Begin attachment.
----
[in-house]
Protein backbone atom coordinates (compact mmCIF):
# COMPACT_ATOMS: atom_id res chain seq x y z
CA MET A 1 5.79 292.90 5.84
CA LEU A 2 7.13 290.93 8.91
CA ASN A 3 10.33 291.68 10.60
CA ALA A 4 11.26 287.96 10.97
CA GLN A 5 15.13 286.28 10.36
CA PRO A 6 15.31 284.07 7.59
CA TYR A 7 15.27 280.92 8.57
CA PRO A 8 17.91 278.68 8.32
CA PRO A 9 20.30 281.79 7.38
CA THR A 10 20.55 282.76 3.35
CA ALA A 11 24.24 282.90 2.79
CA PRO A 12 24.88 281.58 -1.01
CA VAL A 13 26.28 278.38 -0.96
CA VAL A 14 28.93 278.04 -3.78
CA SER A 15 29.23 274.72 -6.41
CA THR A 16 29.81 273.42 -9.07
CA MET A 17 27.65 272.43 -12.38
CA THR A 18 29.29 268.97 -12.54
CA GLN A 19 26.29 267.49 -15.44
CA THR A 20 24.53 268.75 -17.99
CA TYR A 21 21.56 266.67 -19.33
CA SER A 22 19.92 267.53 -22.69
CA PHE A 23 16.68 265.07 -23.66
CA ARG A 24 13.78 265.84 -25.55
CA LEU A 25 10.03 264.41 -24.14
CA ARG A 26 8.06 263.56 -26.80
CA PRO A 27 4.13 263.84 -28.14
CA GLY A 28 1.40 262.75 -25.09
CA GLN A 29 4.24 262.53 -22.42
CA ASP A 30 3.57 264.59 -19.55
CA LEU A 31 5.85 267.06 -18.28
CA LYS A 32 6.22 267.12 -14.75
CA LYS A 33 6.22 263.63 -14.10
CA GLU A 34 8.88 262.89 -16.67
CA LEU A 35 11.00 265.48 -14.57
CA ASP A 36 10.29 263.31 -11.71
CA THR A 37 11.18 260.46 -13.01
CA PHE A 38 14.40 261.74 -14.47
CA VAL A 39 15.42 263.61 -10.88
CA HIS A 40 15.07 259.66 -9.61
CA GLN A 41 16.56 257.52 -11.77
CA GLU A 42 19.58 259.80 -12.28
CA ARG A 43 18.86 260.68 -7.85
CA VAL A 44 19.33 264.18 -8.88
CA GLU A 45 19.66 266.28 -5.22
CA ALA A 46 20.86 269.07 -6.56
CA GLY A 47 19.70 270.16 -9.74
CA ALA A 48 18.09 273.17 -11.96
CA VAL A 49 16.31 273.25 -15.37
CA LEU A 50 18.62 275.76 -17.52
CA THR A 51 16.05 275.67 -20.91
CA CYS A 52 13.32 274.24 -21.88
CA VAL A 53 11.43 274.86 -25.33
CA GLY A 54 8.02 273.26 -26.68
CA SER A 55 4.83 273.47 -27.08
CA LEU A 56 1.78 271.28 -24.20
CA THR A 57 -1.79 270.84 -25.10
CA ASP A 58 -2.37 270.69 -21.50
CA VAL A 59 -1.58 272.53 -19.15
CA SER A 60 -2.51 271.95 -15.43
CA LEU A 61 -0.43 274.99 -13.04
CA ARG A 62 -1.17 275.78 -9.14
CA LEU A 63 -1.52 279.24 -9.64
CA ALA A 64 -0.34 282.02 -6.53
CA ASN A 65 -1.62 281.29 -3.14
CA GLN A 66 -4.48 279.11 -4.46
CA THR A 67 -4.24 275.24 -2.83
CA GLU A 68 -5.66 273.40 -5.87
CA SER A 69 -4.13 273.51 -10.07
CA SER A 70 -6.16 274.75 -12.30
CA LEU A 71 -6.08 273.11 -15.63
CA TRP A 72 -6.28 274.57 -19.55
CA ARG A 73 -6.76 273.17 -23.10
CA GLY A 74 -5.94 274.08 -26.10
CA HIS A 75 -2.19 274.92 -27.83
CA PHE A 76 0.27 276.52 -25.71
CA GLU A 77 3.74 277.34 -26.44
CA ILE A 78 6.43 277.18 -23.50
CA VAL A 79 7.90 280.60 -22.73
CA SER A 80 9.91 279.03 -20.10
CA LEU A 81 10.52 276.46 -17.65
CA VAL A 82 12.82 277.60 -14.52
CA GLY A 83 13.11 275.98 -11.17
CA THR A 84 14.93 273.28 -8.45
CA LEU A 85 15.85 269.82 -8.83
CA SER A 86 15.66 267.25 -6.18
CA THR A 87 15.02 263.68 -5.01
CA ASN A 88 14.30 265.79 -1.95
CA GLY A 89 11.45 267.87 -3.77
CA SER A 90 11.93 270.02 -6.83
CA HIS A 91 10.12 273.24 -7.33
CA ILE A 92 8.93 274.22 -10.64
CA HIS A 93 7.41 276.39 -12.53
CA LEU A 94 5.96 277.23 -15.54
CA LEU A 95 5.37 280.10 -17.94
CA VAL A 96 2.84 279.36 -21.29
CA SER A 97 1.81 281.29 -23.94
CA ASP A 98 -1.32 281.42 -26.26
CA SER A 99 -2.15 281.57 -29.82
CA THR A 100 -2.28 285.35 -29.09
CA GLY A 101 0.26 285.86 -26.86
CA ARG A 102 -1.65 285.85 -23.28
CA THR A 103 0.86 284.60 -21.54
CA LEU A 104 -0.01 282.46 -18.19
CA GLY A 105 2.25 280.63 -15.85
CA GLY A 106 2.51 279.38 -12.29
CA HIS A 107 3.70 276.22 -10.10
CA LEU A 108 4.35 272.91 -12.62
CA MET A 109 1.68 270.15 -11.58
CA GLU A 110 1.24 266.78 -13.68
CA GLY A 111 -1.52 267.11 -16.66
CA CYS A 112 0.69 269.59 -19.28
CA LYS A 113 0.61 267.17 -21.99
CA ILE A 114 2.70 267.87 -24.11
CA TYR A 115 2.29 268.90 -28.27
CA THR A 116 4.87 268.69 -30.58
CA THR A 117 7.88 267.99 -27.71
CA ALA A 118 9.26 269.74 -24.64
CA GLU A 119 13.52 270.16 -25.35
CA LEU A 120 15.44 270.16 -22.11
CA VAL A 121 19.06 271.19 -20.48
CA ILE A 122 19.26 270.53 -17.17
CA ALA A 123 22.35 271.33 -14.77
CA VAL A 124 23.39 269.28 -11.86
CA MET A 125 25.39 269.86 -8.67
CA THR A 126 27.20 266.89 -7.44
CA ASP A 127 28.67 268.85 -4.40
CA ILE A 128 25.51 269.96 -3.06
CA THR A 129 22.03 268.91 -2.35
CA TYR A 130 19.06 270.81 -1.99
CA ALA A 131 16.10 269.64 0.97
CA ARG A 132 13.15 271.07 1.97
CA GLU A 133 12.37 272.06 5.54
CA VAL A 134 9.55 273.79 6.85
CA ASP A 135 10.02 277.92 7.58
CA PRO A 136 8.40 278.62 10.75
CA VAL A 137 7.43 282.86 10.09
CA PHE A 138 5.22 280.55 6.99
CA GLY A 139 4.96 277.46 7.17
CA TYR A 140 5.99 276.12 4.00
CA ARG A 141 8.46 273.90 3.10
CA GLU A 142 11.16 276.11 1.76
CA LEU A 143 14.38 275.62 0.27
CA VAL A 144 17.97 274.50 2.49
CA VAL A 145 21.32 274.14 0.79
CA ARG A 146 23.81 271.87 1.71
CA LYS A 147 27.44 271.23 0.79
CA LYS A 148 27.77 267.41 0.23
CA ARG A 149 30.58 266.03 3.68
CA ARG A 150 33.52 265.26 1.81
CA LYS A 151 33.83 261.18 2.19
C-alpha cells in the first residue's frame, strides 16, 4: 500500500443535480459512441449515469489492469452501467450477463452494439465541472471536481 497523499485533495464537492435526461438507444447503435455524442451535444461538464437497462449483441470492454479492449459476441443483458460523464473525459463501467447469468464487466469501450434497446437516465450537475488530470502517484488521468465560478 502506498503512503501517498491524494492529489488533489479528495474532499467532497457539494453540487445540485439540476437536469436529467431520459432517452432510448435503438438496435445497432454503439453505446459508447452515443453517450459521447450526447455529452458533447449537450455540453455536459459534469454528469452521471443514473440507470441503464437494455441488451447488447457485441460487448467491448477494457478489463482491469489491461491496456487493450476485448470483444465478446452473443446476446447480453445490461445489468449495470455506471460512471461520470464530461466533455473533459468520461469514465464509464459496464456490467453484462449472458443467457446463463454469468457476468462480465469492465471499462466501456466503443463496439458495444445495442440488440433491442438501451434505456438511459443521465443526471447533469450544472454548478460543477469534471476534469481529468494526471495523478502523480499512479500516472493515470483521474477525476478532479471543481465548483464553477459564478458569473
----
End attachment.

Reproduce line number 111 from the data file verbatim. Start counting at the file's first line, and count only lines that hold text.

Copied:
CA LEU A 108 4.35 272.91 -12.62